2010 December : Oh Fair New Mexico

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by Karen Fayeth

Perthpective

What’s that old platitude, something like “you’re not the best judge of your own work?”

The more I give over to my creative side, I keep learning that lesson over and over. I think I have a good eye for editing my own work, and of course I’m usually wrong.

I’ve also learned that the best way to really see something objectively is to give it time.

Time is the great mediator.

(wow, I’m chock full to brimming with platitudes today!)

Anyhow, I got to thinking about this recently while sorting through my iPhoto library. As an amateur photographer, I take *a lot* of photographs. This is the advice of my friend, mentor and teacher, Marty Springer, so I follow her advice.

But this means my iPhoto library fills up fast with fair to middling to downright awful shots. Since all of this dreck was slowing down my iMac, I decided to save the photos elsewhere and start again.

Oh, and also…my New Year’s resolution is to get better about tagging all of my photos as I download them so I can search more quickly.

So in cleaning out my old photos, sifting through the pile, I came across the shot at the end of this post.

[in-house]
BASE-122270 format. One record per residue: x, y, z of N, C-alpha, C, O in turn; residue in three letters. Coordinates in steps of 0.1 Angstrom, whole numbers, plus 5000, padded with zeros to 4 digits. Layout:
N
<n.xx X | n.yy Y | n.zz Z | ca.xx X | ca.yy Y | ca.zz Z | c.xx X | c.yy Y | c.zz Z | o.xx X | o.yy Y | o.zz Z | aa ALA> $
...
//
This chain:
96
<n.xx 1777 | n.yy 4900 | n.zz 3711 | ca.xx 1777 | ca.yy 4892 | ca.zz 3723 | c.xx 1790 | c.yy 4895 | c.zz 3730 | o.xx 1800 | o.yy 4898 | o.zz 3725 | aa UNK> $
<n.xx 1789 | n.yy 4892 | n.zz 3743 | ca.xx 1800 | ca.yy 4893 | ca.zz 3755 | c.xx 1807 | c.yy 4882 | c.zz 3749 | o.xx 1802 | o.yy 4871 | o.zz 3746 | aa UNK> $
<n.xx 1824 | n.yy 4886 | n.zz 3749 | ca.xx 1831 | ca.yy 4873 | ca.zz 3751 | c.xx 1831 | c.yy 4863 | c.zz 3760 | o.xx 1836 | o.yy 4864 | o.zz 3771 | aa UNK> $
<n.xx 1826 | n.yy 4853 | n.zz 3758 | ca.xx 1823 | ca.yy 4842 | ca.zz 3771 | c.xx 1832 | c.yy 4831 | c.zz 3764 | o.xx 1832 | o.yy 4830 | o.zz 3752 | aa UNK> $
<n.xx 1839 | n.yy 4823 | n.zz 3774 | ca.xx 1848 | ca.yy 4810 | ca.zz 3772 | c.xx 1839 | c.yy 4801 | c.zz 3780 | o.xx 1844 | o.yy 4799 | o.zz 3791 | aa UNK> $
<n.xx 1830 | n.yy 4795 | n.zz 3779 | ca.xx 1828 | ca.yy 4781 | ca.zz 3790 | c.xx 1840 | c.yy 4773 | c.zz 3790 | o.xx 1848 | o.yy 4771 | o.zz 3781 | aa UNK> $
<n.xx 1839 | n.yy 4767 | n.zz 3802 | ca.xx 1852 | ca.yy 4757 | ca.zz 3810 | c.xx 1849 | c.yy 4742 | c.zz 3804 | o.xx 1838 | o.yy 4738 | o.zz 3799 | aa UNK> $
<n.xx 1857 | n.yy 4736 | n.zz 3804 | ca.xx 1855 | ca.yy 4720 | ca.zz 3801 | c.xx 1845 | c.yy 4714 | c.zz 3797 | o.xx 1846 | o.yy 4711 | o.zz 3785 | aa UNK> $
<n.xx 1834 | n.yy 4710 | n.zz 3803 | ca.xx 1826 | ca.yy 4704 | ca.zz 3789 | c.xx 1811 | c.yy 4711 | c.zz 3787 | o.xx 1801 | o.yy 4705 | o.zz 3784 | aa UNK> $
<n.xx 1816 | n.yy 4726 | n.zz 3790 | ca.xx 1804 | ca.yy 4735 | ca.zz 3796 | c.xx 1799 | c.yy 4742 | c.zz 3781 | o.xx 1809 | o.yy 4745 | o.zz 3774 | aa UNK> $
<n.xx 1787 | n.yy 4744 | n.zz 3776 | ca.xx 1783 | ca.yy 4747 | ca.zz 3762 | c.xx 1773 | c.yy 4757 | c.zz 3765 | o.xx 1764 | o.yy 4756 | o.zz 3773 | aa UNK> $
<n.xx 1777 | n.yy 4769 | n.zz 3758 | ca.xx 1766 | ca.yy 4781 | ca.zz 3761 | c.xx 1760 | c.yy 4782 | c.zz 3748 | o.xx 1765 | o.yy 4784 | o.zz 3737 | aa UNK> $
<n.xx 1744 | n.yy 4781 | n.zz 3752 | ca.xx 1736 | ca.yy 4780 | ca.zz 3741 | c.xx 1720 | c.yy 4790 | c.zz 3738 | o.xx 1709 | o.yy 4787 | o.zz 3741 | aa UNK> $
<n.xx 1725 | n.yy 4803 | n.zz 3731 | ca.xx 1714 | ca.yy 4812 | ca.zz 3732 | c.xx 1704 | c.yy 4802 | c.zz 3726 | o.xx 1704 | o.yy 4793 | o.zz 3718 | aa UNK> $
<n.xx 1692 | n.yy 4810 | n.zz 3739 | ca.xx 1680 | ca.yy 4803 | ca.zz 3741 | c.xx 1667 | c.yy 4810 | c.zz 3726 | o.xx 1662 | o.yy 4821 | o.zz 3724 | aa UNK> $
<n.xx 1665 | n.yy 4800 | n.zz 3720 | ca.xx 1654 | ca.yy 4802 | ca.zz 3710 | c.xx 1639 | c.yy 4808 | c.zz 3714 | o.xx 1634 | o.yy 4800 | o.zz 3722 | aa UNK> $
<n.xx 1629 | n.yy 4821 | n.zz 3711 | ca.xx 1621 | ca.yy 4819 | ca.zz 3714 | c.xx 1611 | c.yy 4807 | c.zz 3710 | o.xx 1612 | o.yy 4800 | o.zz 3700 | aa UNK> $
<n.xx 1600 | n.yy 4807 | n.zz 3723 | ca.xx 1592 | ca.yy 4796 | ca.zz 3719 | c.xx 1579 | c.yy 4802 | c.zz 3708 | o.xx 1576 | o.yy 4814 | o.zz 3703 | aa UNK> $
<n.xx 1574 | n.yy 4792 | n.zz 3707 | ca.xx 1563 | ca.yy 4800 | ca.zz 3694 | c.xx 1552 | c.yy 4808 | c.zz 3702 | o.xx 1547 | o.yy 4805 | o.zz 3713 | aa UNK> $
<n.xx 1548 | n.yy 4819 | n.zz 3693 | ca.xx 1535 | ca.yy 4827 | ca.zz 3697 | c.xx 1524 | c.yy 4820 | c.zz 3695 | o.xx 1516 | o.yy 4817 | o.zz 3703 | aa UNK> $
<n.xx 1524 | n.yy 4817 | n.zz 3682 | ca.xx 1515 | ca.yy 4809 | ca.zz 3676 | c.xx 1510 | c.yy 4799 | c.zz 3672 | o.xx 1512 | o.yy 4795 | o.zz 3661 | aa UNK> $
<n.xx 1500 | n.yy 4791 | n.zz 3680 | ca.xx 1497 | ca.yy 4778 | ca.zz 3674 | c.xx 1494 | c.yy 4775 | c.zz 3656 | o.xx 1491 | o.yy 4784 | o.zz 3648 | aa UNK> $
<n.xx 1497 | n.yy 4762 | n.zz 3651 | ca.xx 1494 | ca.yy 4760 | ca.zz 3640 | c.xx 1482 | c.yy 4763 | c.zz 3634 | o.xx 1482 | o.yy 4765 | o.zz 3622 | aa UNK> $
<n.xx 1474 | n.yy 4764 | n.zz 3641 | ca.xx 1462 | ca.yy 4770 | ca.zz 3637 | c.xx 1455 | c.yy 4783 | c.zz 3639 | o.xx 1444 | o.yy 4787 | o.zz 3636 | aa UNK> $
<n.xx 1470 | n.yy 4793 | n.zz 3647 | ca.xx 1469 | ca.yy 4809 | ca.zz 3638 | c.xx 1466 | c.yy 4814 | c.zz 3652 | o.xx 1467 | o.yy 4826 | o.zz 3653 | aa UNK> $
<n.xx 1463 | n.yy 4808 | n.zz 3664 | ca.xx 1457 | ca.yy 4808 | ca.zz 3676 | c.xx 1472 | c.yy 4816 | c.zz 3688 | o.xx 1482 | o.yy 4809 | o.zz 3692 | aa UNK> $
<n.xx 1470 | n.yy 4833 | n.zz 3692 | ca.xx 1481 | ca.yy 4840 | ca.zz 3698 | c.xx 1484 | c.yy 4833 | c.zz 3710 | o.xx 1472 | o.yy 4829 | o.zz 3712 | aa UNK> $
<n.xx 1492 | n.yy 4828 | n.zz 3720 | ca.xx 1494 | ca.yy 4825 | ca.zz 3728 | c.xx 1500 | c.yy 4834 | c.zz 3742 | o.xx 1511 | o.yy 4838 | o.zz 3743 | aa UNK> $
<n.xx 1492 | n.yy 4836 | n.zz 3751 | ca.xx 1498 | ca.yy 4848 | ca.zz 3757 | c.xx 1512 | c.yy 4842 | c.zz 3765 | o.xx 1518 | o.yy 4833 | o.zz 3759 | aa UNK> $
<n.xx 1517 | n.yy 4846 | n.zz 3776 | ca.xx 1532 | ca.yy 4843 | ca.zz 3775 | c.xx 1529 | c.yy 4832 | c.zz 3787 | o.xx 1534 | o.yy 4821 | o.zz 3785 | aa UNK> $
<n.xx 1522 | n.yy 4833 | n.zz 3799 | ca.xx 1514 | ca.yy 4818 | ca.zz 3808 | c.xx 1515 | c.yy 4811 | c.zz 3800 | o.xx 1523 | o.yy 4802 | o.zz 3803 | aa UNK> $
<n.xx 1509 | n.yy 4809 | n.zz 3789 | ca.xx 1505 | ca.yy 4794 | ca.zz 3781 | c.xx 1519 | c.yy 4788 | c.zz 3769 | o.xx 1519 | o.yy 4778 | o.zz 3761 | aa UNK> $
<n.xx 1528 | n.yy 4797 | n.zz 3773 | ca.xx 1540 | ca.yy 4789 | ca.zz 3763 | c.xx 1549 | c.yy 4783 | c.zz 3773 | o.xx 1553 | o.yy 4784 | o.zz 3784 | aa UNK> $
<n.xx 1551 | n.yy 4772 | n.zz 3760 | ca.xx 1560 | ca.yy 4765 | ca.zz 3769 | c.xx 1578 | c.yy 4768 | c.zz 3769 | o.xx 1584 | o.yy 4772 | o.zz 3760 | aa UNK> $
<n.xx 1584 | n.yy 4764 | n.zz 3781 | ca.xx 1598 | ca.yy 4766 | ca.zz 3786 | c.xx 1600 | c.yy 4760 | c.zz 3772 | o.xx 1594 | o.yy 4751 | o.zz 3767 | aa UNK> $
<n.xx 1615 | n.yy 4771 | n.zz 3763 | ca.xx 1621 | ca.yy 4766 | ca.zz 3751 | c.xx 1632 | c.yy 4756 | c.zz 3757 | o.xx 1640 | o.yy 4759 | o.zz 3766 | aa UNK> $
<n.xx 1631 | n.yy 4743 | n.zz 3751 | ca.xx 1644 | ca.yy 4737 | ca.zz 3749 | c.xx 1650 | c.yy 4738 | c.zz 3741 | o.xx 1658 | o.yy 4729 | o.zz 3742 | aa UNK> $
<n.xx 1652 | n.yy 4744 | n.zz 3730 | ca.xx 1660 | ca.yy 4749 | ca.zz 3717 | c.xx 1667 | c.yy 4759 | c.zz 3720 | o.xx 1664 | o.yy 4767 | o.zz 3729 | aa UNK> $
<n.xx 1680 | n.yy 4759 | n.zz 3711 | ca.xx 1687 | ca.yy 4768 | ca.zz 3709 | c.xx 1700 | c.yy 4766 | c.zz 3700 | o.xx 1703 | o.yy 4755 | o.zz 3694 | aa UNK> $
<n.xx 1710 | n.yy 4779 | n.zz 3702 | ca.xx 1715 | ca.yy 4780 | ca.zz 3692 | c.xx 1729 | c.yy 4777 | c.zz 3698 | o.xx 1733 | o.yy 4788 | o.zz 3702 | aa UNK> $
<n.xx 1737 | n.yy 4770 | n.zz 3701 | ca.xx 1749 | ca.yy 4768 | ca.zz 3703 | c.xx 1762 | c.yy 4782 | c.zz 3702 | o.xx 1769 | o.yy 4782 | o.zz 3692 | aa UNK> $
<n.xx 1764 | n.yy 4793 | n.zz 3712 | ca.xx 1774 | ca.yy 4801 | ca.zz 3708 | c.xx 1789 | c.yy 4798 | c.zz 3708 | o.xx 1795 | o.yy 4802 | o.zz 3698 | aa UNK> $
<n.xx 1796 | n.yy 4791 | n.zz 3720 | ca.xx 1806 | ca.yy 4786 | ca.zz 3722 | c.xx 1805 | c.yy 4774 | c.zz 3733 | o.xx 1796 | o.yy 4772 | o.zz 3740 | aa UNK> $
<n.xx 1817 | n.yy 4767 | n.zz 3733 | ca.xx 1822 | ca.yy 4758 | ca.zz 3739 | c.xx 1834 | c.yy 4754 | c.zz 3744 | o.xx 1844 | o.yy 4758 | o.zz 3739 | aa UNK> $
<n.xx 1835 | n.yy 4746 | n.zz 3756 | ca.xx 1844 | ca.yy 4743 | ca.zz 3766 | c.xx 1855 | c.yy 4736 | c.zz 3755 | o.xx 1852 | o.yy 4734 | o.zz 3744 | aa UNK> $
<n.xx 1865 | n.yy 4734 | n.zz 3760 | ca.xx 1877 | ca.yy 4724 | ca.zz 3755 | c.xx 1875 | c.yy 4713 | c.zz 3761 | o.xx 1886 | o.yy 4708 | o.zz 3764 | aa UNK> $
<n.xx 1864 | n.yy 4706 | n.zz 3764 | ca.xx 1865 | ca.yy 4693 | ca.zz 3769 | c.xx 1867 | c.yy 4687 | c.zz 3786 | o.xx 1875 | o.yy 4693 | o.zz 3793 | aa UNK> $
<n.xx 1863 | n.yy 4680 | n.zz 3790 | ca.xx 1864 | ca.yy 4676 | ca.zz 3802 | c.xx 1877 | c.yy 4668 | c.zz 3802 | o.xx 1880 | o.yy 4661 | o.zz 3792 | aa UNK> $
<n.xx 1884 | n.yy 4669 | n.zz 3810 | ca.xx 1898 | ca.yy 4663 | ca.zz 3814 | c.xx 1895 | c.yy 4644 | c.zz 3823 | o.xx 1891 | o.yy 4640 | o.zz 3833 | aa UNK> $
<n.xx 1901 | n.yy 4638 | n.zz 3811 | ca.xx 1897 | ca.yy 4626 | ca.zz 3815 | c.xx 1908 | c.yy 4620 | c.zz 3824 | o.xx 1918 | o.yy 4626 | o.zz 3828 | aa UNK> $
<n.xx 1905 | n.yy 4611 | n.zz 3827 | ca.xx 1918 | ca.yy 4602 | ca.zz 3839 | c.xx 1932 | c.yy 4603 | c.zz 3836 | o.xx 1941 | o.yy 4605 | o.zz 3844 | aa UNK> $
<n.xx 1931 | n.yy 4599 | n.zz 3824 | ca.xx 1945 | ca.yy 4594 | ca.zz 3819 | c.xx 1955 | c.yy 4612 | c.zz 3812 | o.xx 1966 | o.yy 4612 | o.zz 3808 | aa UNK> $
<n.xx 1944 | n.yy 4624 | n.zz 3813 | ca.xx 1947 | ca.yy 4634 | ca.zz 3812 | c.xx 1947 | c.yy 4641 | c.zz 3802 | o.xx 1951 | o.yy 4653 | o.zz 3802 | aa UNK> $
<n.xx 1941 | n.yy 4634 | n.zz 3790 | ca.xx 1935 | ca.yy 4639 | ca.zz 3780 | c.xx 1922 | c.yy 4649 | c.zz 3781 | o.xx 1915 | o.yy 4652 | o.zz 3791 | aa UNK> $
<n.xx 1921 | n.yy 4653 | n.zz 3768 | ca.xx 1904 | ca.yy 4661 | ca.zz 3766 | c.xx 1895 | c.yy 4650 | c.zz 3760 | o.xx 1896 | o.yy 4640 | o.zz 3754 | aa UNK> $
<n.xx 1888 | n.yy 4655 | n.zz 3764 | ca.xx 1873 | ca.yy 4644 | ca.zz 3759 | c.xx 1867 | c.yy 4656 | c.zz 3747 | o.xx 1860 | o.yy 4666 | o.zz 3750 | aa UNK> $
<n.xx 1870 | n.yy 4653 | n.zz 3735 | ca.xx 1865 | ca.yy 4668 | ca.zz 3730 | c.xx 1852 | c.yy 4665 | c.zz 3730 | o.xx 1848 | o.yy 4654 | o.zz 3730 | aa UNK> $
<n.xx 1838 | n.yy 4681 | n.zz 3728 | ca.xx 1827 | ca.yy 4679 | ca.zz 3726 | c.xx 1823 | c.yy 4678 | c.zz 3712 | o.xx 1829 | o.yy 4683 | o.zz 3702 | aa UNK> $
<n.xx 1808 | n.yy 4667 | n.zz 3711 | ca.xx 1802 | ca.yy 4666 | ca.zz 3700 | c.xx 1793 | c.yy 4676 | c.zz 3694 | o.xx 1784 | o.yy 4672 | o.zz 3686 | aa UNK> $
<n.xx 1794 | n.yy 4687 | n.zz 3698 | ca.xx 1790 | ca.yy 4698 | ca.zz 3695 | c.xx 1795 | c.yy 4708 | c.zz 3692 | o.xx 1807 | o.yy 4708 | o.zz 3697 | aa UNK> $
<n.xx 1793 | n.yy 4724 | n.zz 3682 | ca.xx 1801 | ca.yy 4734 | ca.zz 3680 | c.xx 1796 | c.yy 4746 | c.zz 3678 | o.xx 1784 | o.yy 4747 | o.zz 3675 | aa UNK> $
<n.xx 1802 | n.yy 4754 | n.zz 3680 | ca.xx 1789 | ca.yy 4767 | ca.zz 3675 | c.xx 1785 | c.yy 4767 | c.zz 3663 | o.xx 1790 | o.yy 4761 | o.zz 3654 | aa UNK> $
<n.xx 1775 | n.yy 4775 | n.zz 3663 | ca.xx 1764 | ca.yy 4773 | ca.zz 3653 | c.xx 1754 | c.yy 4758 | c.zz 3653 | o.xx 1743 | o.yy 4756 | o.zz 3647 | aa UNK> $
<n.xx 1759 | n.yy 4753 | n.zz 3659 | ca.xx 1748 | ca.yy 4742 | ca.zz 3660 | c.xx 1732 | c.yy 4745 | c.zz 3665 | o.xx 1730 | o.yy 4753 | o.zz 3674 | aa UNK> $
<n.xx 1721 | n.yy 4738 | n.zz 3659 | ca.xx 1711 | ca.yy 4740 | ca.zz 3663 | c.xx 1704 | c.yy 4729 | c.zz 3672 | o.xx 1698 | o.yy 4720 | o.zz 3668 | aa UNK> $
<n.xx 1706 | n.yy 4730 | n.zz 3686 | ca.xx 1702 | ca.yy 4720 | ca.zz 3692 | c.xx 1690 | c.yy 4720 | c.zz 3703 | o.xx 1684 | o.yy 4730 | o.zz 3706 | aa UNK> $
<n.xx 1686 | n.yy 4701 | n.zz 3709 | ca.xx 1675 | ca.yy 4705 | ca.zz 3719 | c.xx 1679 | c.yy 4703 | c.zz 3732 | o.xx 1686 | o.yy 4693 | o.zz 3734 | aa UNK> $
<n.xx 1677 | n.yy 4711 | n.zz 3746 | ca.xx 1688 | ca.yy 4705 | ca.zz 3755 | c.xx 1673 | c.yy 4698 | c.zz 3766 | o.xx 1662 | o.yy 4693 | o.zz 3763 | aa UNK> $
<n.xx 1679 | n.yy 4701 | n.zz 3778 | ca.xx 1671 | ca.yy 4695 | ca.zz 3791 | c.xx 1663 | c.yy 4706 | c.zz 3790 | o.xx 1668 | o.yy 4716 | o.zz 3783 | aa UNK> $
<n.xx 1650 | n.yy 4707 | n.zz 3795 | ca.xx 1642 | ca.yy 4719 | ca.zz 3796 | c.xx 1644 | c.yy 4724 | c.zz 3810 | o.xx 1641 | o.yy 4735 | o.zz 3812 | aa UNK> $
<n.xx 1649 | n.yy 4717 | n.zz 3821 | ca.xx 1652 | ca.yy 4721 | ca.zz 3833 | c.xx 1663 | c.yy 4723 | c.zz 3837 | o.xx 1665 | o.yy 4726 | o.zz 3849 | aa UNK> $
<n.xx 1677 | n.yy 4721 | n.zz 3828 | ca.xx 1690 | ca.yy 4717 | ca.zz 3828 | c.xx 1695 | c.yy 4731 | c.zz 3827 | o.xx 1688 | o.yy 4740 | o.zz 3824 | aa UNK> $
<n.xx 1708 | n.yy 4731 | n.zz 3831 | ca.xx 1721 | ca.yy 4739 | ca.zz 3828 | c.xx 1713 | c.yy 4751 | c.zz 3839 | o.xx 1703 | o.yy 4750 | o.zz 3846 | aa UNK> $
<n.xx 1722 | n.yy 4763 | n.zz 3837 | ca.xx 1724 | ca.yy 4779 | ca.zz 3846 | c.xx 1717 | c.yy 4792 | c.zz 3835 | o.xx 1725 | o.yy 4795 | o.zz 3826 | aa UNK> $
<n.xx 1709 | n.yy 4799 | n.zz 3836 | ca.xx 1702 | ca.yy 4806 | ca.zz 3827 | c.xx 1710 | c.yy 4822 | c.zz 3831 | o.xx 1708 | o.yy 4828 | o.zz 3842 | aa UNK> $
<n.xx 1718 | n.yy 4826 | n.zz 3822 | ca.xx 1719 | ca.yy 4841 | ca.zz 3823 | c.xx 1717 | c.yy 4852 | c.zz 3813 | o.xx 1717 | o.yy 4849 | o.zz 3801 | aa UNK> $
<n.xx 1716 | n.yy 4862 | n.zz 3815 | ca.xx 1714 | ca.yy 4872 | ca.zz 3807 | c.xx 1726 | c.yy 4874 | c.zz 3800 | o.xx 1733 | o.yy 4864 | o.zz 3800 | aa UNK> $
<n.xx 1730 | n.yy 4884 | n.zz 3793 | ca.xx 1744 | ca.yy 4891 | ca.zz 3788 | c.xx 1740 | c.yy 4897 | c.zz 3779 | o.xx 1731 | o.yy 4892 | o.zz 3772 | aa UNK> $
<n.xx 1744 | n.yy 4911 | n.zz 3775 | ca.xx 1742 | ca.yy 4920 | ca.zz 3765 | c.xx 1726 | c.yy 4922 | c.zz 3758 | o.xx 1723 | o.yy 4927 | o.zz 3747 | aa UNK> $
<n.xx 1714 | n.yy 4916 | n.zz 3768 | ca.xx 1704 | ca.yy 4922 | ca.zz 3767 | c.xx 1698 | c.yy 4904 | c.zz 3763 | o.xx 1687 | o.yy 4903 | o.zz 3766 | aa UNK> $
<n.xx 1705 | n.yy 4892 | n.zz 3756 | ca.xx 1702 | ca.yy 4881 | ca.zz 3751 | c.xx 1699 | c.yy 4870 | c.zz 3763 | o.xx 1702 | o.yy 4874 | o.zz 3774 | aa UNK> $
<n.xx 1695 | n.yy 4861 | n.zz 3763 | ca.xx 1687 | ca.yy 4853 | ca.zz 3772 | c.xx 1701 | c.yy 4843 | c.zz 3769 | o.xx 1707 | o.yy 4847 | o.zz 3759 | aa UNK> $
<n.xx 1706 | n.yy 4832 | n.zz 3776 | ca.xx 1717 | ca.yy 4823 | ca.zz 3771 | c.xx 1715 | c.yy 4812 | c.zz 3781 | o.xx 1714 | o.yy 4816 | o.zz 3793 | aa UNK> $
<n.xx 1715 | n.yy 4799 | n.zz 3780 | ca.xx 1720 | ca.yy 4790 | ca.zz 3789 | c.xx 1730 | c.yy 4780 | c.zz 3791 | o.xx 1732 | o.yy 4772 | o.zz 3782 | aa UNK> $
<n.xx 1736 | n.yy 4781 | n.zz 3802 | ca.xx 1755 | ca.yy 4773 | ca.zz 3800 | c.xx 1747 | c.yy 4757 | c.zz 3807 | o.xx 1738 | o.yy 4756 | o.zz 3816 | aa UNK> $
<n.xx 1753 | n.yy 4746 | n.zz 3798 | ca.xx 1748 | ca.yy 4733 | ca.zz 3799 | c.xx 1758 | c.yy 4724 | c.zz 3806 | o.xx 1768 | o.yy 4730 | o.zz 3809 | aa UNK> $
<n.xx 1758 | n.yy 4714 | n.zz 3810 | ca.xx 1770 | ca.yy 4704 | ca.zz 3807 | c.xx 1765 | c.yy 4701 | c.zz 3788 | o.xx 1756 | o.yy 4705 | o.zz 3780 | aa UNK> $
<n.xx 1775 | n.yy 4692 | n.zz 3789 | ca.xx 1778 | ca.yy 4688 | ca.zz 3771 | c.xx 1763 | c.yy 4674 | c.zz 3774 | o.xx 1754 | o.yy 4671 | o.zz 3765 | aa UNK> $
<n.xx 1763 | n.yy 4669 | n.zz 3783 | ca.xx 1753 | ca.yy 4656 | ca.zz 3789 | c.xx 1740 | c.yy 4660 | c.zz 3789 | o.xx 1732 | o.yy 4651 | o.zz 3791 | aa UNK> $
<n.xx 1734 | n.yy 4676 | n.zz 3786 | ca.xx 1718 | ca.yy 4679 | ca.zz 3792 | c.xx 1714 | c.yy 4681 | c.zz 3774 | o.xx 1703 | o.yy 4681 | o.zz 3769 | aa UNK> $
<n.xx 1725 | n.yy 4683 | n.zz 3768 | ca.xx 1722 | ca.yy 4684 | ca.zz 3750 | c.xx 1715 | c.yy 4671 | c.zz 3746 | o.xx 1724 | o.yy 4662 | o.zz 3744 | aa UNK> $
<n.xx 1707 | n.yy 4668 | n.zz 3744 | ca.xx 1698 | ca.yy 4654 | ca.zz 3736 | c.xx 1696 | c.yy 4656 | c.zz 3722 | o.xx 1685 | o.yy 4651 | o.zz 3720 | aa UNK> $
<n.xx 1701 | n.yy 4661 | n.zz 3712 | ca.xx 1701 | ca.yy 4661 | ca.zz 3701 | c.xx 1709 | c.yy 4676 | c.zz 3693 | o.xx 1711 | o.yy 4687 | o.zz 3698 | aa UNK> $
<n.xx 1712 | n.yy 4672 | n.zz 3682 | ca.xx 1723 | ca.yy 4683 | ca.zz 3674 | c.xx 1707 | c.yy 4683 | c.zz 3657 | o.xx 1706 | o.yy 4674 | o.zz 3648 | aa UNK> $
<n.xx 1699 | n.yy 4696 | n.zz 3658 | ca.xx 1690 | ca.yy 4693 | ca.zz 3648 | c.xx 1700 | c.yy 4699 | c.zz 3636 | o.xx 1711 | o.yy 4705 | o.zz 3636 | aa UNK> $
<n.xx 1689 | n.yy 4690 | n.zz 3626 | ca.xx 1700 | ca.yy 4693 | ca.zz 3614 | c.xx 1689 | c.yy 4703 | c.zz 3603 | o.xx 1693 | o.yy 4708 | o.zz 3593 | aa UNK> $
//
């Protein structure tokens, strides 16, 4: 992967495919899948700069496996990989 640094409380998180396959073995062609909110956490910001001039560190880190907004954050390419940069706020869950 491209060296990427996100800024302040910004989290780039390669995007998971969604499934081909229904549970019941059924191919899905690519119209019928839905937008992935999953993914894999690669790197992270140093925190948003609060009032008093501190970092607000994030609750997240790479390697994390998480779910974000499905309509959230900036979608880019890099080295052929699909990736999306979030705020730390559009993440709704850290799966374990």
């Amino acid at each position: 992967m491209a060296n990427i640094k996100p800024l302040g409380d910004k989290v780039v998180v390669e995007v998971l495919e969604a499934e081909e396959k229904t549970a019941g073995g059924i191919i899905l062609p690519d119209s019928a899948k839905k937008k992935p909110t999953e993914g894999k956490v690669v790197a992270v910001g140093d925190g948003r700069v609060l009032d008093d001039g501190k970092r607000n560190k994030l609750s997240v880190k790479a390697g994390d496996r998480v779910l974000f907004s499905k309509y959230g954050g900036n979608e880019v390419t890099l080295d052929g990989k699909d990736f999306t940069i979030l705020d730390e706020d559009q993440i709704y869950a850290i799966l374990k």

The Feline had climbed into the laundry basket that was lying on the ground, so I grabbed my camera and took a few snaps. I considered them throwaway photos. Less than throwaway. I downloaded them to my iMac and never looked back.

But something about this photo…it really works. It was taken probably two or more years ago when I was just learning my camera and had no idea about depth of field. And yet, the depth of field is what makes this photo interesting. It’s not a perfect photo but it’s also not bad. A little imperfect Photoshop adjustments and I’ll be damned…not too bad at all.

Because not only with time comes perspective, but also…I can learn some lessons from three years ago me. The one just learning about photography. The one who just snapped and didn’t think.

A careless shot can be magic.

I guess that’s why my photography teacher tells us never to delete photos. “You never know” she says.

click photo if interested in seeing a larger size

Photo by Karen Fayeth and subject to Creative Commons Attribution 3.0 License.

2010 Word of The Year